EuroVegas takes a big step closer to reality

Scepticism is still the backdrop to EuroVegas as people track its progress. Critics claim developing a 18bn-Euro complex is implausible in Spain’s current economic climate, with some even suggesting the project is a stunt to increase the share price of Las Vegas Sands. If this is the case, it has worked. Combined with the company’s on-going investment in Macau, shares have risen over 13 percent on last year’s valuation.

But despite long-term economic and social uncertainties, Sands’ CEO and casino visionary Sheldon Adelson is known to take big risks. It would be no surprise to see one last bold venture before his retirement, enabling Sands to leverage Spain’s healthy tourism industry and accessible location as a gateway into Europe. At the ICE exhibition in London last month, the company’s number two Michael Leven declared, “We expect to lay the first stone at the end of the year.”

That first stone would be the start of a 12-year master plan to bring a vast complex of casinos, hotels, golf courses, conference centres and retail stores to debt-ridden Spain. At a meeting in Madrid last month, Sands specified Alcorón as the site, a commuter town 13km southwest of the country’s capital.

Upon announcing the location, Ignacio Gonzalez, President of the regional government, avowed that EuroVegas would occupy an area equivalent to 750 football fields in the dormitory city. Despite fierce resilience that the project will increase crime and gambling addiction, government-owned PromoMadrid estimates that EuroVegas could create 164,000 jobs directly and a further 97,000 indirectly, equal to about half the number unemployed in the region.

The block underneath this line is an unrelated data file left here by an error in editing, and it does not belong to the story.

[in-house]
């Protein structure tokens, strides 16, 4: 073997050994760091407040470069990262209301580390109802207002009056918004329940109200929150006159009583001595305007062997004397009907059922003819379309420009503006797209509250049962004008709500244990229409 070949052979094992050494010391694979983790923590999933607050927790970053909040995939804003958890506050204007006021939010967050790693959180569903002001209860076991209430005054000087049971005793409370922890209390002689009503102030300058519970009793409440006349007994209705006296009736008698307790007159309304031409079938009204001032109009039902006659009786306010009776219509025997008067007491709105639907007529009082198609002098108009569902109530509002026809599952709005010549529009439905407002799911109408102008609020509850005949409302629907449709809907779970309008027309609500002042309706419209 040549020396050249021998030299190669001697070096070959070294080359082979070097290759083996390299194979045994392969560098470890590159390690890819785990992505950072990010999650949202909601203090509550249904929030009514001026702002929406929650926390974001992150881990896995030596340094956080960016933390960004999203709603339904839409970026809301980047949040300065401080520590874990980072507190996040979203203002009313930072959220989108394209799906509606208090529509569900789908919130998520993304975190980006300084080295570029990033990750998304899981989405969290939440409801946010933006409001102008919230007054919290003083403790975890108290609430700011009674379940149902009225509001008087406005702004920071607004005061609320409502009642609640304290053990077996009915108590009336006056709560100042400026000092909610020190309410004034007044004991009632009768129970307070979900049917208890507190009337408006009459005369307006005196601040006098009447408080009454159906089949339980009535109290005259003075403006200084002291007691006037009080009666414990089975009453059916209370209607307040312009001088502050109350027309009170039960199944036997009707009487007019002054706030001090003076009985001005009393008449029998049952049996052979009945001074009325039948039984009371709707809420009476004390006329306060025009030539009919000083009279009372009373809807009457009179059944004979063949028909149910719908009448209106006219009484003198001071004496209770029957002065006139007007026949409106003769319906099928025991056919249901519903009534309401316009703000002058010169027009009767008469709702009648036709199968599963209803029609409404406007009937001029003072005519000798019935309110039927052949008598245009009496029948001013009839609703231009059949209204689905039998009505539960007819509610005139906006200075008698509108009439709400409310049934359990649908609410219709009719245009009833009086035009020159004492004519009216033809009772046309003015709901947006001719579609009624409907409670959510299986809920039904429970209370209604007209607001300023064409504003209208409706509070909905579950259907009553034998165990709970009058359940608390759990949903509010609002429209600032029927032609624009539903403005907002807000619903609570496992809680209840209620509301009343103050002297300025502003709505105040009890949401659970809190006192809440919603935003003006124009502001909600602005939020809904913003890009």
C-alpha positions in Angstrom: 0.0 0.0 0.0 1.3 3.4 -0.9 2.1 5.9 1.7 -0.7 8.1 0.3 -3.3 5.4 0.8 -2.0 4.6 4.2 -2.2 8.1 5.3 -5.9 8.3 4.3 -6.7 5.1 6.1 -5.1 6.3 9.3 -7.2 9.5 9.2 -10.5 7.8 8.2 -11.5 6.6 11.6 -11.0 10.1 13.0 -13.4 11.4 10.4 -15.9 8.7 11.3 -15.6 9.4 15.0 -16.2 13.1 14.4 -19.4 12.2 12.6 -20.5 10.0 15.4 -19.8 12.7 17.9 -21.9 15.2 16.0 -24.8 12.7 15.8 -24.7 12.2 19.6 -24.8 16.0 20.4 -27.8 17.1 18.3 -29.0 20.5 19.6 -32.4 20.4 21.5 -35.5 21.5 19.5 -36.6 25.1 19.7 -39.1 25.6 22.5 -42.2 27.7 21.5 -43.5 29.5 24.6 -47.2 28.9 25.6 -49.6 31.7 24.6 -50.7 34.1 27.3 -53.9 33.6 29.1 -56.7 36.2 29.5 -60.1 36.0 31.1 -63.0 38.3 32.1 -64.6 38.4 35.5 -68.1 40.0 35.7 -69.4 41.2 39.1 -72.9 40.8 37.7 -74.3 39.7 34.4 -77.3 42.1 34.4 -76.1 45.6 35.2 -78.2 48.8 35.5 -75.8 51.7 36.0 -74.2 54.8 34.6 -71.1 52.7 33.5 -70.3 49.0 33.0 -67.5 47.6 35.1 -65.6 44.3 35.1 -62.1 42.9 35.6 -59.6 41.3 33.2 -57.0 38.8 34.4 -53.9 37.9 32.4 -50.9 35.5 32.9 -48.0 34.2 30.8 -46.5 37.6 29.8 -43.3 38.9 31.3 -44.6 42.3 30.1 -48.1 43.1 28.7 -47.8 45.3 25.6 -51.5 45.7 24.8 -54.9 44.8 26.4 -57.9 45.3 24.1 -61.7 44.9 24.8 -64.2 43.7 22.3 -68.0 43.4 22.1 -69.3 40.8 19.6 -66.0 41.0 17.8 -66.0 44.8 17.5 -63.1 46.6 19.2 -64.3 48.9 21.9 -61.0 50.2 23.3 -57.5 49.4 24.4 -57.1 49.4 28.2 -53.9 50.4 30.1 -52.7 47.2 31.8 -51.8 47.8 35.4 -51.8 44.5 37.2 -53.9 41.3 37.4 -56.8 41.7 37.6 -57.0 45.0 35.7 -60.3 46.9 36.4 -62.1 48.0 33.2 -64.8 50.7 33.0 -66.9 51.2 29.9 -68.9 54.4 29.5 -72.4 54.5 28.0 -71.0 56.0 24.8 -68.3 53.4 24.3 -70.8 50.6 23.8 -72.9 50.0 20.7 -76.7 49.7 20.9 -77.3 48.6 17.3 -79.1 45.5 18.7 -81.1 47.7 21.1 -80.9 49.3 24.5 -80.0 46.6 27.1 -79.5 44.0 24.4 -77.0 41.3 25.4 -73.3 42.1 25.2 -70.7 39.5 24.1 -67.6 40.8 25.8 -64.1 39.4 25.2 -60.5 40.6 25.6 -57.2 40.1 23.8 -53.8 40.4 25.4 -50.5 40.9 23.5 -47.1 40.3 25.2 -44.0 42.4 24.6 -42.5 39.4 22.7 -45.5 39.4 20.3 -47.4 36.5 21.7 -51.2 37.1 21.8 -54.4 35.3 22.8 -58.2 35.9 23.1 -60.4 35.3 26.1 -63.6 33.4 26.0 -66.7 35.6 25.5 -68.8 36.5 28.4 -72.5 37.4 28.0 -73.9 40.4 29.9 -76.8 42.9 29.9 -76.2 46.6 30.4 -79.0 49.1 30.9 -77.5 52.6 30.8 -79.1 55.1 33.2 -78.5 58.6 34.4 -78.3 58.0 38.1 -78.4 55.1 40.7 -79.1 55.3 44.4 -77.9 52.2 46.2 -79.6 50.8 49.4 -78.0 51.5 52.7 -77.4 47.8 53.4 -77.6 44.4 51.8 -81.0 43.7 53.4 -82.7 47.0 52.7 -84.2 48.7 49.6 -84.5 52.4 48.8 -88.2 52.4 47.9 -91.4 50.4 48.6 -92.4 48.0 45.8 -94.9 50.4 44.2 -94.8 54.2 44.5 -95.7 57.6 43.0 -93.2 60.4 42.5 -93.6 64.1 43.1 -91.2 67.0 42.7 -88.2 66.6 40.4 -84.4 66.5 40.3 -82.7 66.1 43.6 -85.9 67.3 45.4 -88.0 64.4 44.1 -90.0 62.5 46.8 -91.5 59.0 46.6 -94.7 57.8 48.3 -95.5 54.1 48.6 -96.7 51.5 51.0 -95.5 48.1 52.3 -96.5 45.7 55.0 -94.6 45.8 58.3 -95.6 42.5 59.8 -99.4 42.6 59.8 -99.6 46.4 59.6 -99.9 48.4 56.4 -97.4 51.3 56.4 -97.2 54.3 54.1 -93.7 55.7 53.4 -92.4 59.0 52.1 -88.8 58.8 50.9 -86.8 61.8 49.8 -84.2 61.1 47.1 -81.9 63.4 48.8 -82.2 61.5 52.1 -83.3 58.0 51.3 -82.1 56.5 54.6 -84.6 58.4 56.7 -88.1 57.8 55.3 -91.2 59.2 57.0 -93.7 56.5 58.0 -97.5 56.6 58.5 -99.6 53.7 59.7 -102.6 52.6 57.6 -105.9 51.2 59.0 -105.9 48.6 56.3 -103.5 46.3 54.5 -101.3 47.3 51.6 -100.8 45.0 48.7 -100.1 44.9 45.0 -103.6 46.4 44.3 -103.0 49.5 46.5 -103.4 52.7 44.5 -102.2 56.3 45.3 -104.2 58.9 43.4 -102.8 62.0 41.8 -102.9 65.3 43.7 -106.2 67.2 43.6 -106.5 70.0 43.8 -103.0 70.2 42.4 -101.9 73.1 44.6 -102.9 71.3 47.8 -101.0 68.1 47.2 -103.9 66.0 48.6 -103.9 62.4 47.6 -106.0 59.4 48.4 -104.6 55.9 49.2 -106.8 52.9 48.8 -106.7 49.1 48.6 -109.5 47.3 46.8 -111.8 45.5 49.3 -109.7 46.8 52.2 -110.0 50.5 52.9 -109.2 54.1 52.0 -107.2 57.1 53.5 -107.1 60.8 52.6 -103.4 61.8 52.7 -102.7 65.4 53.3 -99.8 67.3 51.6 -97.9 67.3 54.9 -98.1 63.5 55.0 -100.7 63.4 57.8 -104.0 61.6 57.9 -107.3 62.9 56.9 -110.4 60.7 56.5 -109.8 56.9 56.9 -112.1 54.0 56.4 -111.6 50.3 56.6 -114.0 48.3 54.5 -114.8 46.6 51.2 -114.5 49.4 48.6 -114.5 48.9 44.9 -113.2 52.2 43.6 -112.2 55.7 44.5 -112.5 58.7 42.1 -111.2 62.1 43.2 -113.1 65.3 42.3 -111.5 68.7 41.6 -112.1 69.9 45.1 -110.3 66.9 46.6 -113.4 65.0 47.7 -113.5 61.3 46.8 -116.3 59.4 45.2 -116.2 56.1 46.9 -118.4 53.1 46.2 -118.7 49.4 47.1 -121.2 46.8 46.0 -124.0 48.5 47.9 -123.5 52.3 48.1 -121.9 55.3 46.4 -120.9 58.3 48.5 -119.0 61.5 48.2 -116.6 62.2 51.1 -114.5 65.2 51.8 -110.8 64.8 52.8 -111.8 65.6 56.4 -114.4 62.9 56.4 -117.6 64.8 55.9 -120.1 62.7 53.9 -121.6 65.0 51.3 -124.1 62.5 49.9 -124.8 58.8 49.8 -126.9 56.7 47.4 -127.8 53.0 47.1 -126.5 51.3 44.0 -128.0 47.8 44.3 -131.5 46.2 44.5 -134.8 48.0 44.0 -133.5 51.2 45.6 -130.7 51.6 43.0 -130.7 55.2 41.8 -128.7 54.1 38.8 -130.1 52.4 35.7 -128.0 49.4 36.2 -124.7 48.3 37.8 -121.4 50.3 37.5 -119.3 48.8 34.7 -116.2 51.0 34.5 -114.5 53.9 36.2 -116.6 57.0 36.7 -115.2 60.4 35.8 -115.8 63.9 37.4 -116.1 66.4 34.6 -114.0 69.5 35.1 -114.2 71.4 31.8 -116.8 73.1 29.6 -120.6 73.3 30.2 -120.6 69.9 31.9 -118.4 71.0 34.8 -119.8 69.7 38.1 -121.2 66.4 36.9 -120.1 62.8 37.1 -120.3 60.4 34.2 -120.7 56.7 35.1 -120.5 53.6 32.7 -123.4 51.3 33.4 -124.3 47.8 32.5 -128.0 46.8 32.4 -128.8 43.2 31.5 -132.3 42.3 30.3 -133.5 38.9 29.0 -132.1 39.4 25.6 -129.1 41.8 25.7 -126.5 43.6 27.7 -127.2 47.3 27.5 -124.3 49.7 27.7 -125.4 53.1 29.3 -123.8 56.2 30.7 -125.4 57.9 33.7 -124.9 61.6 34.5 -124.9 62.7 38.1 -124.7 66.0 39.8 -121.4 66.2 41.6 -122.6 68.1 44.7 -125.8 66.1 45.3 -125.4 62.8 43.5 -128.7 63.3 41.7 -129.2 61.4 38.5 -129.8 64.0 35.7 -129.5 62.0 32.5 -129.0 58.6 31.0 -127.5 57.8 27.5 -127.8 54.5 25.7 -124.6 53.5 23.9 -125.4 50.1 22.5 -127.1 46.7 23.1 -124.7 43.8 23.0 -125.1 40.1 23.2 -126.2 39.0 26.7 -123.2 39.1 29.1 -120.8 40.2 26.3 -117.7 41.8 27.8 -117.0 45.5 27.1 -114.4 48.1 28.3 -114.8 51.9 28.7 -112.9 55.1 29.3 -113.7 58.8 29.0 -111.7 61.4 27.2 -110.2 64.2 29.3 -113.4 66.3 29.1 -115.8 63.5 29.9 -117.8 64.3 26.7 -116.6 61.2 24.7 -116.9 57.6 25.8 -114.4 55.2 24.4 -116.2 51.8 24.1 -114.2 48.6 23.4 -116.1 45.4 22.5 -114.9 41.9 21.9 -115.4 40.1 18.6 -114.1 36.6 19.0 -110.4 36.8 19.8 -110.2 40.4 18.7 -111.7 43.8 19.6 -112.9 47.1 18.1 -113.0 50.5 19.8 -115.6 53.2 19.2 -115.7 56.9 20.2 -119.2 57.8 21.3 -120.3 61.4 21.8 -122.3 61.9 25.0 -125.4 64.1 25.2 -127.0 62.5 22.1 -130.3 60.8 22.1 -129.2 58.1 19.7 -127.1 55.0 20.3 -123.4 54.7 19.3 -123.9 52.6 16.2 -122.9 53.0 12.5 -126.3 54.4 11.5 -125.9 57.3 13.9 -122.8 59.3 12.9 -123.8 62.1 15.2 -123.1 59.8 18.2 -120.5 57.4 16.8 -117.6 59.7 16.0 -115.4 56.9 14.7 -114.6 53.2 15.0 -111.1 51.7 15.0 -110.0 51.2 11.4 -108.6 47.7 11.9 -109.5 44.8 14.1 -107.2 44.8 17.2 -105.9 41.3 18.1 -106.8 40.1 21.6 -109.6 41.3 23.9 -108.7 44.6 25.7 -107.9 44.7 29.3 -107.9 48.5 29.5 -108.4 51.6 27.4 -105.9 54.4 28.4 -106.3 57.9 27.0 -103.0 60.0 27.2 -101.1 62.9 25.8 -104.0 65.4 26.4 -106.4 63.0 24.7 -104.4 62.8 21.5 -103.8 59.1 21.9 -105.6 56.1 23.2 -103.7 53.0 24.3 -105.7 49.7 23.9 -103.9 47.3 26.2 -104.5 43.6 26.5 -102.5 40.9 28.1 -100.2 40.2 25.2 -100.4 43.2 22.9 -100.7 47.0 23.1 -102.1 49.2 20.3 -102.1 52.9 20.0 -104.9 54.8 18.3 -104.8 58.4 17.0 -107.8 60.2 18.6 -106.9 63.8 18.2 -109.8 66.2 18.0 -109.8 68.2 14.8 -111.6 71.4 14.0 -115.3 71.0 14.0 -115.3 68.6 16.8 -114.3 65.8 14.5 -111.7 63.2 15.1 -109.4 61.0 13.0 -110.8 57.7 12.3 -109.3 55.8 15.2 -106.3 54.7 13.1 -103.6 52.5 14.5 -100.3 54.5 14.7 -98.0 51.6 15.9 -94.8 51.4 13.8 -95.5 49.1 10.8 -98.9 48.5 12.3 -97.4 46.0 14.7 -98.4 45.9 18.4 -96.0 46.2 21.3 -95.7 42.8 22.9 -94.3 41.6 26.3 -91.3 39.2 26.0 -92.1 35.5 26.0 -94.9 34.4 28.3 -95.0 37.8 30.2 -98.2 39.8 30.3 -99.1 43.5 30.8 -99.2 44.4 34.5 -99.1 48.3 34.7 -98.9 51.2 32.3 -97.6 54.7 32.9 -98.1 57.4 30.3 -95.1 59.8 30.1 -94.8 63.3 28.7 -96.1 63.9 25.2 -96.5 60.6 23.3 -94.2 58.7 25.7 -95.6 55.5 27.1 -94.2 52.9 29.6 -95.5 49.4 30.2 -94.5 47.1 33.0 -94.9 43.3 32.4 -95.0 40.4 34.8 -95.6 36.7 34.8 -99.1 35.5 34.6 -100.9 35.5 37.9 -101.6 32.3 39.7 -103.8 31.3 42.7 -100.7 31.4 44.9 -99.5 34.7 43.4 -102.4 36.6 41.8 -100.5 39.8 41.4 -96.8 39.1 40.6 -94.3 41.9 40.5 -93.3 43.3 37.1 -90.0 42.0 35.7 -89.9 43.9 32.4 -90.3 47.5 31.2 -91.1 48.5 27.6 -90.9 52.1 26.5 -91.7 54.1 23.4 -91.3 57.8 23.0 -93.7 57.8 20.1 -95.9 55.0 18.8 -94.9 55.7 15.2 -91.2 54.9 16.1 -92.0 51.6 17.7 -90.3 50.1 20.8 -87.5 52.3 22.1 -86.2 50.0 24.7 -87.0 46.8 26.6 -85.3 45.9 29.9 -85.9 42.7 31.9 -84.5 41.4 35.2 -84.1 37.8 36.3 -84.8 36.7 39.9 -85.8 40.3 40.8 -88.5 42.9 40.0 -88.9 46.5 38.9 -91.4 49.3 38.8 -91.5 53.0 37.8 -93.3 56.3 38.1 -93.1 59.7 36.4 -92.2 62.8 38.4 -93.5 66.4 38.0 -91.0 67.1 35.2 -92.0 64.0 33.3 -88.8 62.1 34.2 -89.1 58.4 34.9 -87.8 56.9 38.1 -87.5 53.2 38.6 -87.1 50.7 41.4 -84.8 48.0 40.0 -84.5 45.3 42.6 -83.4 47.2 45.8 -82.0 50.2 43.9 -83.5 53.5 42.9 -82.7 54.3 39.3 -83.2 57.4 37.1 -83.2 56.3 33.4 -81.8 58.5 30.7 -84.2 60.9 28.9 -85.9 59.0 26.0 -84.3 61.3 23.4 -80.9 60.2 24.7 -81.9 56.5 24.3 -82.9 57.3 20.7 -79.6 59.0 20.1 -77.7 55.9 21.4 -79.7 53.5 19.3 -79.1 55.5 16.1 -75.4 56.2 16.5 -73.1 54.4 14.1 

“For some time we have been working on an inspiring and extraordinary project whose goal is to make Madrid the international reference point for conventions, fairs, exhibitions and leisure in Southern Europe,” explained Gonzalez, adding that with the recently built terminal, Madrid airport now has enough air capacity to handle the one million tourists from around Europe who are expected to visit each year.

Under plans, the destination will be triangular in shape with sides three kilometres long, roughly half the size of Las Vegas. It will house 36,000 hotel rooms and six casinos with over 18,000 slots and 1,000 tables. A recreation of Times Square New York will act as the centrepiece, amongst other attractions including a 20,000-arena pavilion and majestic skyscrapers dubbed “La Eme” that will be the tallest in Spain.

Built in three phases, the first is due to open at the end of 2017. Sands confirmed in Madrid that it has secured 9.8bn Euro to construct four casino resorts with up to 12,000 hotel rooms during phase one. Initial profits will be used for the next phases, which will allow other operators to pitch their projects.

Expected to open by 2022 and 2026, respectively, 79-year-old Adelson is hoping to see phases two and three operational by his 100th birthday. The total project is expected to cost in the region of 18bn Euro, the largest financial investment in Europe’s history.

Michael Leven confirmed, “There should be no concern about this company’s ability to have the financing and the money. We have it,” he said, indicating that Sands would fund 35 percent from its own resources and had banks lined up to finance the rest. Although, no bank agreements have yet been signed as Madrid’s government will first undertake a public tender process.

Deep in recession, Spain started the year with its worst quarterly economic decline since the second quarter of 2009, when the country was stuck in its first downturn. Further government austerity and a 26 percent unemployment rate is adding to the country’s swollen deficit. The EuroVegas project would not only provide jobs, but also attract foreign investment back into the country and promote consumer spending.

Ignacio Gonzalez virtually promised that Spain’s central government would deliver the tax changes, infrastructure as well as the controversial exemptions to the no-smoking laws requested by Adelson. “The smoking issue is also a matter for central government,” said Gonzalez, “It is working on it and will come up with a solution in the next few months, with a chance for restricted smoking.”